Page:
Do we deserve economic stability as a country? Well, I hope so but we may not get it for long with these minority of self-interested members.
Herbert Road, Melyn, Neath
SIR - In response to R Lewis's letter ("Pounds of leeks?" Western Mail, September 11), I should like to highlight how offended I was at his stance that the Welsh have, yet again, been "simply lumped together with the English" over the use of "English" banknotes.
As an Englishman, who has lived in Wales since 1995, this continual "them and us" attitude astounds me. Mr Lewis should consider other more important and pressing aspects of life that could be addressed or resolved with much needed funding as opposed to spending money on a different design of currency. The introduction of Welsh banknotes would be a complete waste of time and money. More importantly, and perhaps going to the heart of the discussion, I wonder if Mr Lewis feels that being "lumped" with England's cultural, economic and social ties does more harm than good.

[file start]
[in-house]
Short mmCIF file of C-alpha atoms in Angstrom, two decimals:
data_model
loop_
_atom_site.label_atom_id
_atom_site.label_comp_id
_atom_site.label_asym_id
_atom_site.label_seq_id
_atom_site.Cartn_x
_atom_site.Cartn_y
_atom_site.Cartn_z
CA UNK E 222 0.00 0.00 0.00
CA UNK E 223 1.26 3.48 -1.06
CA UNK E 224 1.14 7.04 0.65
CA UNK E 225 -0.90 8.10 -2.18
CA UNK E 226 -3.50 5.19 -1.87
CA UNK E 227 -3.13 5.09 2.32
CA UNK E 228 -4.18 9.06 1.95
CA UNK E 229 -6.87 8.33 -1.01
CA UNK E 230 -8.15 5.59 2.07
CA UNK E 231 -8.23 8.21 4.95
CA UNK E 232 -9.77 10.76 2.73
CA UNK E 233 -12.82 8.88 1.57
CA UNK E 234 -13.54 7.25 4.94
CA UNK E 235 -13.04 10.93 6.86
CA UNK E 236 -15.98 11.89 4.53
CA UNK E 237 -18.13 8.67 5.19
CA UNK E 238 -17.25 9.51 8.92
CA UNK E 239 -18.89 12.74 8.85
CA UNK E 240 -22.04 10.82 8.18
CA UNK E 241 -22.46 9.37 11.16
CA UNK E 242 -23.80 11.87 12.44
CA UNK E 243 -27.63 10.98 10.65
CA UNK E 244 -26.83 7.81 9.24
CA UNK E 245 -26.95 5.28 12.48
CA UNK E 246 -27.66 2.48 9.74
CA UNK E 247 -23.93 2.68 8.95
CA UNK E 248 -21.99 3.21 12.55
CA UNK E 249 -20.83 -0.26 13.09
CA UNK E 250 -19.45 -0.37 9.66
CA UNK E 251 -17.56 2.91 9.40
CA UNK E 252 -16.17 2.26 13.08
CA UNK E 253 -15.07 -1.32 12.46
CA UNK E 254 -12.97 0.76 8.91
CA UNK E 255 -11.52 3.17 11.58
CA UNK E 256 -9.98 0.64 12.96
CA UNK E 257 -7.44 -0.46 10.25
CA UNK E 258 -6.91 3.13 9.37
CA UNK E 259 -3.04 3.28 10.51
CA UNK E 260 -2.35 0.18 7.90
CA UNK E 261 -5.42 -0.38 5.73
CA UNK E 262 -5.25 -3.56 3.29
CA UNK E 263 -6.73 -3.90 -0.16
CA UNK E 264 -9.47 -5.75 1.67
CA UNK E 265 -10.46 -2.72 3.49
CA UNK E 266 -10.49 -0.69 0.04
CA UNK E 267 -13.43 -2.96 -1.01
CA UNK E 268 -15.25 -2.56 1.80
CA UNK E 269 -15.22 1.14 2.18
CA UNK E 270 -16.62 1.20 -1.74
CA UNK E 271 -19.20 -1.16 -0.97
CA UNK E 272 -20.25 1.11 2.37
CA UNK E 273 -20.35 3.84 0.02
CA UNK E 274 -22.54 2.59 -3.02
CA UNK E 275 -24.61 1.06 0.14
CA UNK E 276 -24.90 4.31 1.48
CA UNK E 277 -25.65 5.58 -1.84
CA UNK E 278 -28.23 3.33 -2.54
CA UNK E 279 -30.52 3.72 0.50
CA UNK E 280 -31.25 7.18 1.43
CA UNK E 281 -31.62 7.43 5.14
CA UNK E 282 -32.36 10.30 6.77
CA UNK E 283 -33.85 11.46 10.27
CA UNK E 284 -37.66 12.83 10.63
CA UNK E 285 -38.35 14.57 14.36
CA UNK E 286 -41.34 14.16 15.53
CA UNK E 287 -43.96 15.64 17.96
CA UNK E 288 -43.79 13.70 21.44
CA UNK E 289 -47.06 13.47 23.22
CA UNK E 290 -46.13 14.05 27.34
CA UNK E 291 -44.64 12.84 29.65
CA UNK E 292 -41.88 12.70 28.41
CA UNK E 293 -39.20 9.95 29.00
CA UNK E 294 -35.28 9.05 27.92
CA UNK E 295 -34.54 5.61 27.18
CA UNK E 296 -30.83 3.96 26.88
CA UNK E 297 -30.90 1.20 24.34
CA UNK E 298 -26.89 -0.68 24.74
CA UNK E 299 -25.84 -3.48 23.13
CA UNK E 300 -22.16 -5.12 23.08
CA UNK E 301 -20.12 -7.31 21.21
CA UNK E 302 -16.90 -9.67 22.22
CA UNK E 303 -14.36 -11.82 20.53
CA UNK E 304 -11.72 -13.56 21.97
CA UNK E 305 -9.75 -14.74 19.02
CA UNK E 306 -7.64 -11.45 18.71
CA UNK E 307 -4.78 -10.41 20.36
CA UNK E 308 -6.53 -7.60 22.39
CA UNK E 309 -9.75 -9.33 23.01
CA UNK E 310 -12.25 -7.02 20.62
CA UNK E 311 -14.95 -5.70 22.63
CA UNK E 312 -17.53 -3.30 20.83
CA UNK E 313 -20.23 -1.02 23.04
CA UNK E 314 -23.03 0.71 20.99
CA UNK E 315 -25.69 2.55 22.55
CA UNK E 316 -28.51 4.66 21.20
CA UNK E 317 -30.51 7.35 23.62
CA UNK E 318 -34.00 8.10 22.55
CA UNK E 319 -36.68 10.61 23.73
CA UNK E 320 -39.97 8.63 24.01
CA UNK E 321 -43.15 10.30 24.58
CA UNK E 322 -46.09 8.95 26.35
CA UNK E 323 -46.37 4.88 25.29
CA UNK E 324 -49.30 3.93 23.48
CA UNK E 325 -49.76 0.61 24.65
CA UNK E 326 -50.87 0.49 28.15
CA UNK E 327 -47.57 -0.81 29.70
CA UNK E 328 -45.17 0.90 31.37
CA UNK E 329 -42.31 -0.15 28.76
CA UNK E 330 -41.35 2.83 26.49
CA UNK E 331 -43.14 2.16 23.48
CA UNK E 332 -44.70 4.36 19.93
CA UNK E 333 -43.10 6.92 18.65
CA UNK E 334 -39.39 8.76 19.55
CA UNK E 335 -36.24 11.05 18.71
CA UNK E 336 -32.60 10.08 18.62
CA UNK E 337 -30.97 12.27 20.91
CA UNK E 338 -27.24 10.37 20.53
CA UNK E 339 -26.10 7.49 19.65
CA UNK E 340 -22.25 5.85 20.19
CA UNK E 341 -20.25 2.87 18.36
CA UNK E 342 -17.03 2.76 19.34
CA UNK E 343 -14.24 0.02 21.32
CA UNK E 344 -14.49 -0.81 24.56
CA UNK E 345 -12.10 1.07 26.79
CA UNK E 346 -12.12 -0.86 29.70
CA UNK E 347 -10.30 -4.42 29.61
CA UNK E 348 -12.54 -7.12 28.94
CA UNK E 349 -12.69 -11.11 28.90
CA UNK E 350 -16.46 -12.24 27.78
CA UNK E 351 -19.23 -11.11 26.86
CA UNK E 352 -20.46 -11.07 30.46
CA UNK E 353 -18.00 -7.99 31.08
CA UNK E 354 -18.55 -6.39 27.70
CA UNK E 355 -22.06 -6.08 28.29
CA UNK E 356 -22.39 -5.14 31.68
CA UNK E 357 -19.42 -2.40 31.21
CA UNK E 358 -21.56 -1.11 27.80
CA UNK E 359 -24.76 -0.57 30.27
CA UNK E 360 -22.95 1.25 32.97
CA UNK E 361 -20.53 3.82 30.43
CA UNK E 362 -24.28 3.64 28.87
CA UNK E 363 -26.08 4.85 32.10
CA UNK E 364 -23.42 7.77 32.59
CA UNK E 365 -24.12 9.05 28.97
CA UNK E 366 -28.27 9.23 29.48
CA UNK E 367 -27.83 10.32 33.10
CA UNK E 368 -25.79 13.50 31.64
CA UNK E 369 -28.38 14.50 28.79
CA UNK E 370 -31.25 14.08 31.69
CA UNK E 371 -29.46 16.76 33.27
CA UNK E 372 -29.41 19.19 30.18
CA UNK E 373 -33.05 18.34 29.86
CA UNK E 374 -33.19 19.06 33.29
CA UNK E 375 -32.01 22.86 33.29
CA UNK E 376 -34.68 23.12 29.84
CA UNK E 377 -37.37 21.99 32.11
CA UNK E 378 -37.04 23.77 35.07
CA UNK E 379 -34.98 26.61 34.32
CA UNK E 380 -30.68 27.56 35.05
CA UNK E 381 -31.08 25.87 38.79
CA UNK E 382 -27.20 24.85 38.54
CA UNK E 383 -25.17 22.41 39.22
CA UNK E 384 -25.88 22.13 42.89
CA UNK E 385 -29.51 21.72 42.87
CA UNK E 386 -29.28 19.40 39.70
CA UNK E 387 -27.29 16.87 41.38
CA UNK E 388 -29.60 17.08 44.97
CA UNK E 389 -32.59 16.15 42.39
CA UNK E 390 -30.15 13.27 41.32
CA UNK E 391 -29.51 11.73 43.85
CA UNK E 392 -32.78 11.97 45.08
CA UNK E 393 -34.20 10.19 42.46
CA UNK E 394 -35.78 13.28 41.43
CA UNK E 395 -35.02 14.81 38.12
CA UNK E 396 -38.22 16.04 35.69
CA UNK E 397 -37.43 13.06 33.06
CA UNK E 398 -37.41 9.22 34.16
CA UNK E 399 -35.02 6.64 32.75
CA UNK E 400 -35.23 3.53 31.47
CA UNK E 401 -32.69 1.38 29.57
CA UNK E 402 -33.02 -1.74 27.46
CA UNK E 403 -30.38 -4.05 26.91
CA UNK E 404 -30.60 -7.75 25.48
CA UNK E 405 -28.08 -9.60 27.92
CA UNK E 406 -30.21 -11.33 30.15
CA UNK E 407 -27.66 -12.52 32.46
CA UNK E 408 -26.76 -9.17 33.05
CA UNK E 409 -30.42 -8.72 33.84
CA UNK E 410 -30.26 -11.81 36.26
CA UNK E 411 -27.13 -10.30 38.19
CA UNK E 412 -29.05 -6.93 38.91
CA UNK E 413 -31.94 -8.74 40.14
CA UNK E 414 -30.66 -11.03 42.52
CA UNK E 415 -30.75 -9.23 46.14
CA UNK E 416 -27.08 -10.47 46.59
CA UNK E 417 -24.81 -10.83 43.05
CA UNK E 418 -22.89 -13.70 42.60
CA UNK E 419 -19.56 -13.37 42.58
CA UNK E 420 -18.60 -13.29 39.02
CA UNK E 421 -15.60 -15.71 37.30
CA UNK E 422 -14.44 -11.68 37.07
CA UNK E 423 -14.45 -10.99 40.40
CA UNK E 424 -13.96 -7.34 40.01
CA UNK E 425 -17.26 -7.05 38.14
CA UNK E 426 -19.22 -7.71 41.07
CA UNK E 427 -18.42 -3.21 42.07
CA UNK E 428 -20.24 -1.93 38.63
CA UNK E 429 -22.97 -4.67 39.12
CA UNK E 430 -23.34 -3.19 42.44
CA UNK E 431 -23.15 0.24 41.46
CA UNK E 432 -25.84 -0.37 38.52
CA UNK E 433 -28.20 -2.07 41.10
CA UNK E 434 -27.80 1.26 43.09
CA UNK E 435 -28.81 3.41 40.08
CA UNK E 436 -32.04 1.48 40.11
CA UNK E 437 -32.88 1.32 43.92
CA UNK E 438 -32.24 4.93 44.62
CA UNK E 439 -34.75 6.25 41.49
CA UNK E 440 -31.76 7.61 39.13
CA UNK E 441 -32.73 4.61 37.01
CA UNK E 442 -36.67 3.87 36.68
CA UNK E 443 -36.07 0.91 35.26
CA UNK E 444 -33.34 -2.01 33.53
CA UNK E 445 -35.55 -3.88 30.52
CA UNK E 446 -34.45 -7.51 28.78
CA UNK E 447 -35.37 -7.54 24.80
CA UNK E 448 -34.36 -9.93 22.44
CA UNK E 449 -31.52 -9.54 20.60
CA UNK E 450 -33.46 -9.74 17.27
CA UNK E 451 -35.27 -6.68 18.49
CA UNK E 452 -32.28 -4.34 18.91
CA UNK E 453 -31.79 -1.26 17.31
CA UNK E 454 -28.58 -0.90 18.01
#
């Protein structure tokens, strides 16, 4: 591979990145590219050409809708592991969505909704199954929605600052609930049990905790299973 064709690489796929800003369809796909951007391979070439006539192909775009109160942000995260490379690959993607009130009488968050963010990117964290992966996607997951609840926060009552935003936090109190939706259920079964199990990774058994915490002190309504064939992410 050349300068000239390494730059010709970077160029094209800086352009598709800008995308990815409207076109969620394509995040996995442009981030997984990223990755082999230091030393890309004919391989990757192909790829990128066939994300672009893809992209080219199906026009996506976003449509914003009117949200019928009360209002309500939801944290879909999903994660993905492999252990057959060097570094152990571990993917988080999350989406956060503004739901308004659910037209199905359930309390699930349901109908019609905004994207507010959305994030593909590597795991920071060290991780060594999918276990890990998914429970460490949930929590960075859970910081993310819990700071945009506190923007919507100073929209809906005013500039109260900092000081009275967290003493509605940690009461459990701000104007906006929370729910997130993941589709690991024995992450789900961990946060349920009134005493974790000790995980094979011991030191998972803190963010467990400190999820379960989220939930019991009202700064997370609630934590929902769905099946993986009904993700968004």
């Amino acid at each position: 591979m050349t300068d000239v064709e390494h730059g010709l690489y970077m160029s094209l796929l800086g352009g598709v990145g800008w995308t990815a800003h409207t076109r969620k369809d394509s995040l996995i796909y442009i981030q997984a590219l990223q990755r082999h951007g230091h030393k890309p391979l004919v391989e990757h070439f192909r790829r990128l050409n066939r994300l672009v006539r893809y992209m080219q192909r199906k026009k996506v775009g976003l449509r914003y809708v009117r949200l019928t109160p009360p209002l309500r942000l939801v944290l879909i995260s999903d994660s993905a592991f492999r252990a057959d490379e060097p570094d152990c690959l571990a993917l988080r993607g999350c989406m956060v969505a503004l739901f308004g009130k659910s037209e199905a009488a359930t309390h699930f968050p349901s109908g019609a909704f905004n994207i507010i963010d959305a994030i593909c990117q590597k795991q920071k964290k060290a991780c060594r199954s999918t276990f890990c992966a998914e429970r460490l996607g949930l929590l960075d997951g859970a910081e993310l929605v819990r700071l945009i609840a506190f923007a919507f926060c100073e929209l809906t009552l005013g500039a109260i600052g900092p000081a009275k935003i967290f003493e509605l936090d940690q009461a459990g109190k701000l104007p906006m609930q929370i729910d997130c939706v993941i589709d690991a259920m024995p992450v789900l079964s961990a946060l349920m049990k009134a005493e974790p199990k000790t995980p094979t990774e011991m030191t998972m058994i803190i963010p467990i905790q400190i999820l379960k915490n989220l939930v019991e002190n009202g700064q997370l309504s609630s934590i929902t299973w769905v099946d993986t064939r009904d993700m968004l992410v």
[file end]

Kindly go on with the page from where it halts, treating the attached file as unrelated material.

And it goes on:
SIR - I would like to take issue with A Jenkins (Letters, Western Mail , August 26) on this year's HSBC Brecon Jazz Festival.
I had a great time at this year's festival for a number of reasons which contradict Mr Jenkins' views.
I found the stewards to be very helpful and courteous, and I actually like the idea that there are professionals around because the "atmosphere" in Brecon town centre can be very intimidating when many people descend on the town purely to drink through the whole weekend.
As for the absence of street music, there were marching bands throughout the weekend and smaller crowds in the town centre meant that people could walk around from venue to venue in relative comfort. I understand from the press there are plans to increase the Brecon Fringe next year to bring more activities and colour into the town centre, and this will be welcomed, but I for one was happy that the many thousands who attended could enjoy the event for what it is - 80 jazz concerts in venues around this lovely Mid Wales town.
Oh, and by the way, there was some fantastic music there too!
Clodien Avenue, Heath, Cardiff